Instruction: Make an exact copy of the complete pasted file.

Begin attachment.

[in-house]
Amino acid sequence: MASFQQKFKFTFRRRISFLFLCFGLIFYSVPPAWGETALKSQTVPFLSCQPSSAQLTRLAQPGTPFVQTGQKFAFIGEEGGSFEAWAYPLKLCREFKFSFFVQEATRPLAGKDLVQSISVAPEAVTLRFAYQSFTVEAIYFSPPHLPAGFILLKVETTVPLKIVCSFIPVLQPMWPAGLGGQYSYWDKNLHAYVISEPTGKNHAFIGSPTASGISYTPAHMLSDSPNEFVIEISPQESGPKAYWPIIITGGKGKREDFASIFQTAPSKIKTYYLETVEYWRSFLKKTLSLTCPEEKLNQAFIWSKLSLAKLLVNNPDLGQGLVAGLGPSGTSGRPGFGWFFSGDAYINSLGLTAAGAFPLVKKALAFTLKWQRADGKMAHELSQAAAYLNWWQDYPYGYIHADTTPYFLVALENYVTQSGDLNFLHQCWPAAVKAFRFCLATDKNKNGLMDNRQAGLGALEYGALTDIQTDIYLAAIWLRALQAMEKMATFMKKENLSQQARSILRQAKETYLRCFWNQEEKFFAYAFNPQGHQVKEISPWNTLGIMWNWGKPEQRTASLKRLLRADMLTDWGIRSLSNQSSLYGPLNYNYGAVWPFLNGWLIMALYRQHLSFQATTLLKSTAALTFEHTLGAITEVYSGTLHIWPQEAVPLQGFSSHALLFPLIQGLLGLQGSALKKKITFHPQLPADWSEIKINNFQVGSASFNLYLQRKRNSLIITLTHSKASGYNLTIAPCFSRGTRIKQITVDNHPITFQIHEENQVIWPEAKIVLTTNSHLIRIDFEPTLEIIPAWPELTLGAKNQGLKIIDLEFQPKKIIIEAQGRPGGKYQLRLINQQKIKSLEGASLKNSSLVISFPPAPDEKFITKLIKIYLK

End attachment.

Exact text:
[in-house]
Amino acid sequence: MASFQQKFKFTFRRRISFLFLCFGLIFYSVPPAWGETALKSQTVPFLSCQPSSAQLTRLAQPGTPFVQTGQKFAFIGEEGGSFEAWAYPLKLCREFKFSFFVQEATRPLAGKDLVQSISVAPEAVTLRFAYQSFTVEAIYFSPPHLPAGFILLKVETTVPLKIVCSFIPVLQPMWPAGLGGQYSYWDKNLHAYVISEPTGKNHAFIGSPTASGISYTPAHMLSDSPNEFVIEISPQESGPKAYWPIIITGGKGKREDFASIFQTAPSKIKTYYLETVEYWRSFLKKTLSLTCPEEKLNQAFIWSKLSLAKLLVNNPDLGQGLVAGLGPSGTSGRPGFGWFFSGDAYINSLGLTAAGAFPLVKKALAFTLKWQRADGKMAHELSQAAAYLNWWQDYPYGYIHADTTPYFLVALENYVTQSGDLNFLHQCWPAAVKAFRFCLATDKNKNGLMDNRQAGLGALEYGALTDIQTDIYLAAIWLRALQAMEKMATFMKKENLSQQARSILRQAKETYLRCFWNQEEKFFAYAFNPQGHQVKEISPWNTLGIMWNWGKPEQRTASLKRLLRADMLTDWGIRSLSNQSSLYGPLNYNYGAVWPFLNGWLIMALYRQHLSFQATTLLKSTAALTFEHTLGAITEVYSGTLHIWPQEAVPLQGFSSHALLFPLIQGLLGLQGSALKKKITFHPQLPADWSEIKINNFQVGSASFNLYLQRKRNSLIITLTHSKASGYNLTIAPCFSRGTRIKQITVDNHPITFQIHEENQVIWPEAKIVLTTNSHLIRIDFEPTLEIIPAWPELTLGAKNQGLKIIDLEFQPKKIIIEAQGRPGGKYQLRLINQQKIKSLEGASLKNSSLVISFPPAPDEKFITKLIKIYLK